Sunday, March 24, 2013

Move over Muse…

What has your muse done for you lately? Is she reclining on a cloud, lyre in hand…musing? We often refer to our creative innovations and ah-ha moments as muse inspired. What about spiritual serendipity?

I’ve learned that all these sources of genius are one and the same. Being there at the right time, our imaginations sparked by a song, a word, a scene, all require a little push from the Muse, and are the genesis of spiritual serendipity. If we miss the memo, the moment passes and our writing takes a different turn.

Recently the magazine I write for!issue-14
asked me to do articles about relationships, I thought in literature; and I also thought from the writers POV. My thinking was that the magazine is full of book covers; writers advertise in the periodical. I was wrong. Once tightly focused and submitted, I sensed a reduced amount of enthusiasm from the publisher for the project, even though I had said in the article that this Man/Woman section would be followed by one on family dynamics (I had no idea what I would say in that!), and the third, GLBT, with a more personal focus on the relationships and the literature, not the lifestyle. I warned her I didn’t want to do GLBT first because my daughter is gay and I feared starting with that would not be a positive beginning for me. The other two articles would appear anticlimactic.

The editor/publisher sent back the first article with a “not what I had in mind”. To make it more of a readers’ article, I decided to explore the husband and wife relationship in Gone Girl, by Gillian Flynn. Using a spoiler alert, I dissected the man woman aspect, and the article improved. By switching the POV to a reader’s perspective, the article was more what she’d had in mind. She gave me the go-ahead for the other two articles.

My Muse provided the nudge, and faith in serendipity gave me the courage to try. Instead of proceeding cautiously from one to the other, I did rough drafts of the last two articles simultaneously. Suddenly the choir sang and the lights came up. They fed on each other. After a few days I sent them both to my publisher who loved them. The GLBT article was an inspiration to the family dynamic and vice versa. I had a story to tell and several books—not just one—that I could use as examples. I explored classic or well-known books that anyone might have read at some point in their lives. Examples are a good gimmick for making your point without dragging the reader though your personal tedium.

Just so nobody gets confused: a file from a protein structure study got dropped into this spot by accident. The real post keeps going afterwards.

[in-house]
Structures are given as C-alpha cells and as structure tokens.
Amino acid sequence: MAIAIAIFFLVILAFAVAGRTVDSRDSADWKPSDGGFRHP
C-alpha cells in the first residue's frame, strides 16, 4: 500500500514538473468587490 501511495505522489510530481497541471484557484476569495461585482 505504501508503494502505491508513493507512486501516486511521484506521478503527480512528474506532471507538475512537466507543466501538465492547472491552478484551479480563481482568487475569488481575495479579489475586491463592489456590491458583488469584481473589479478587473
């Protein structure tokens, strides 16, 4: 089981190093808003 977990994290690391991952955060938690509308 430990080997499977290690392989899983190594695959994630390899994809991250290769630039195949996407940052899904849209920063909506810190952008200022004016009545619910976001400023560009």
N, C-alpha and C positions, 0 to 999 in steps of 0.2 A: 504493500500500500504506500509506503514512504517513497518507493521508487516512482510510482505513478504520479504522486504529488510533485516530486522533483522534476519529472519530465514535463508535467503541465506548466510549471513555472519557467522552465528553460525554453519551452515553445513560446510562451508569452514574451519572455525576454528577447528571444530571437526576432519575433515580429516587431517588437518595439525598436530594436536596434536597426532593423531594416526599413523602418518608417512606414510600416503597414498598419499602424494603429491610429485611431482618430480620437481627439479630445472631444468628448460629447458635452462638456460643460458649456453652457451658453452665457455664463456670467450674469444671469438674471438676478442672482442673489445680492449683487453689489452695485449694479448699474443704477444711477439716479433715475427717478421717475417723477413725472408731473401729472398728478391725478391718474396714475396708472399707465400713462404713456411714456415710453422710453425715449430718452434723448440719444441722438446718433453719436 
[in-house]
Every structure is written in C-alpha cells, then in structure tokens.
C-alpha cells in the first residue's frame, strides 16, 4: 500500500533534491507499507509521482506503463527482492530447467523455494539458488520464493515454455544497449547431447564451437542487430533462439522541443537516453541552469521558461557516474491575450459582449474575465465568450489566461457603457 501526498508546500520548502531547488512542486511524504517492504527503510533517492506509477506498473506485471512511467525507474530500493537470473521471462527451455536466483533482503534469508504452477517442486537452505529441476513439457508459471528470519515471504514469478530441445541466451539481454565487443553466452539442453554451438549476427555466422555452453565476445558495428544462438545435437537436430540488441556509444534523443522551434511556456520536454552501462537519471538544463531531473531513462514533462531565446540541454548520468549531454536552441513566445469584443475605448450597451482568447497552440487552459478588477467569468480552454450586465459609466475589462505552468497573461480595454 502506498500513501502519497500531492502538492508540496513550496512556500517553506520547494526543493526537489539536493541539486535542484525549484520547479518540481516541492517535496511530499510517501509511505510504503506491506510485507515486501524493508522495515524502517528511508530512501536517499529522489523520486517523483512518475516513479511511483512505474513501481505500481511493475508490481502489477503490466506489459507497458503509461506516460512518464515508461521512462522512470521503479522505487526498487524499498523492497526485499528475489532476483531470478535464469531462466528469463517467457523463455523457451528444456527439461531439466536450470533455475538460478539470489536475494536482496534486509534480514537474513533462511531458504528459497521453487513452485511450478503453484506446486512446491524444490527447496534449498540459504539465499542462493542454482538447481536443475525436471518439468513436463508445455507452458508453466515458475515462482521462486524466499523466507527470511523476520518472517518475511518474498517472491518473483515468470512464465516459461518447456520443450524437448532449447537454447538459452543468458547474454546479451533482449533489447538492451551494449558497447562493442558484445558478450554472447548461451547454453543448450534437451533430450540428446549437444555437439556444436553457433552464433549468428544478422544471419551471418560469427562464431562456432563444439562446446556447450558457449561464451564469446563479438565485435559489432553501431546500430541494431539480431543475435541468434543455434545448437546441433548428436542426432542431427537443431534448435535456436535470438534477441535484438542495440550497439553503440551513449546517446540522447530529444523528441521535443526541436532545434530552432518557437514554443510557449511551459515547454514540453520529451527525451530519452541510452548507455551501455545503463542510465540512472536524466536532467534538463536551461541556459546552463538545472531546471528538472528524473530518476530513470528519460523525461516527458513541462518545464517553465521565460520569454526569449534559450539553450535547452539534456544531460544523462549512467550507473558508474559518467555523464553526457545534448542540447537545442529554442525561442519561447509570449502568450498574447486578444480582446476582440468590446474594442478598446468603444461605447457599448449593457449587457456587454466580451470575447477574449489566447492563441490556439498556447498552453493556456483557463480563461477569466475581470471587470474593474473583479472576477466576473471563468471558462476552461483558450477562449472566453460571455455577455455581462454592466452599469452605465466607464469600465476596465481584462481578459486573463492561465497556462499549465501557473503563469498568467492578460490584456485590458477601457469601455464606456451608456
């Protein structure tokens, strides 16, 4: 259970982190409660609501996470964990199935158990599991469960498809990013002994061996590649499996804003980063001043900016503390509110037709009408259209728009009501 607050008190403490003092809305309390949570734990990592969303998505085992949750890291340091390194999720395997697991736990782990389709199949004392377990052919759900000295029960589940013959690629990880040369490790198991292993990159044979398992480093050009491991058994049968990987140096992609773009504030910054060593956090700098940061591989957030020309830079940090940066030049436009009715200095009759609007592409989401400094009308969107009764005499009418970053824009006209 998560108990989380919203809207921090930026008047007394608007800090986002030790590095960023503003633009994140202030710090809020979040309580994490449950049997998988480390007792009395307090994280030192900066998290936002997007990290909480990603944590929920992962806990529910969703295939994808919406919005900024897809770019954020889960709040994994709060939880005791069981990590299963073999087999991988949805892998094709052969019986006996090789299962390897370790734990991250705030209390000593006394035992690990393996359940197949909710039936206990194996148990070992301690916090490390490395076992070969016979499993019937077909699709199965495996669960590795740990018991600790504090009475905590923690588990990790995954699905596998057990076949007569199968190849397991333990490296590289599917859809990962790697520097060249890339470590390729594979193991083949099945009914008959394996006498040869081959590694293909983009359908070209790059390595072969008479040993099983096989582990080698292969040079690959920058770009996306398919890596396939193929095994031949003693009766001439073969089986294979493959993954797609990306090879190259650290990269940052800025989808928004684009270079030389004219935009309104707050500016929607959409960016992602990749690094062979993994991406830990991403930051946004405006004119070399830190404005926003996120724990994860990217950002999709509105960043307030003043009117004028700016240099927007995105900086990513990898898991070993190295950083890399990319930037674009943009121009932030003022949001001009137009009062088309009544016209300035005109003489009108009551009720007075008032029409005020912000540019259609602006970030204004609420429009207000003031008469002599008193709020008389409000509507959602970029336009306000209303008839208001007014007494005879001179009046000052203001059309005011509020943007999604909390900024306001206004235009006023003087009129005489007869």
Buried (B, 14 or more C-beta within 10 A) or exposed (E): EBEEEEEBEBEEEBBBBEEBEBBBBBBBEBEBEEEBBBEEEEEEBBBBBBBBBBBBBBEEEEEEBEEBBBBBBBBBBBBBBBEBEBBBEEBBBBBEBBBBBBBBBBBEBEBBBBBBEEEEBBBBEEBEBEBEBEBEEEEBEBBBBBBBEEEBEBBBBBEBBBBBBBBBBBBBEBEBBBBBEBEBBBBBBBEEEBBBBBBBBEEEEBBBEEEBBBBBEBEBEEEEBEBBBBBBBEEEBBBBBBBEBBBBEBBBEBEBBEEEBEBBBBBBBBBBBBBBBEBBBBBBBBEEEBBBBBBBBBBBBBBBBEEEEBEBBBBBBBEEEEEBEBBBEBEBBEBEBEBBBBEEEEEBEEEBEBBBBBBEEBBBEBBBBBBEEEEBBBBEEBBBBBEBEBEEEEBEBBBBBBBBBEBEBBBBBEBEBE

See, I just did it again. I hope you stayed with me.

Julie Eberhart Painter is the Champagne Books author of Mortal Coil, Tangled Web, and the 2011 Book of the Year, Kill Fee, and sequel, Medium Rare. Daughters of the Sea is available from and Visit Julie’s Web site at


Big Mike said...

No way can I ignore my muse. She's too bossy and yells at me all the time.

Michael Davis (
Author of the Year (2008 and 2009)
Award of Excellence (2012)

Julie Eberhart Painter said...

Mike, you poor thing!

Marsha said...

Hey Julie. Great post about how things work our in their own time if we're willing to listen and work hard. Have you read anything by Suzanne Brockman? Her son is gay and she has several gay characters in her books. Really well done and I'm sure her writing has opened hearts to be more accepting of our differences while recognizing all the ways we're alike. Thanks for an intriguing post. I'm a new MIUer with first book coming out this summer.:)

Julie Eberhart Painter said...

My post on GLBT writing and the covers as well as the personal take will be in Cocktails Fiction and Gossip
October 1. It's the third in the series. I'll look for Suzanne's work.

Liz Fountain said...

Just shows to go ya - being true to the "heart of the story," even when writing a non-fiction piece, is the way to go. The muse speaks when we're willing to listen! Thanks, Julie!

Elizabeth Fountain (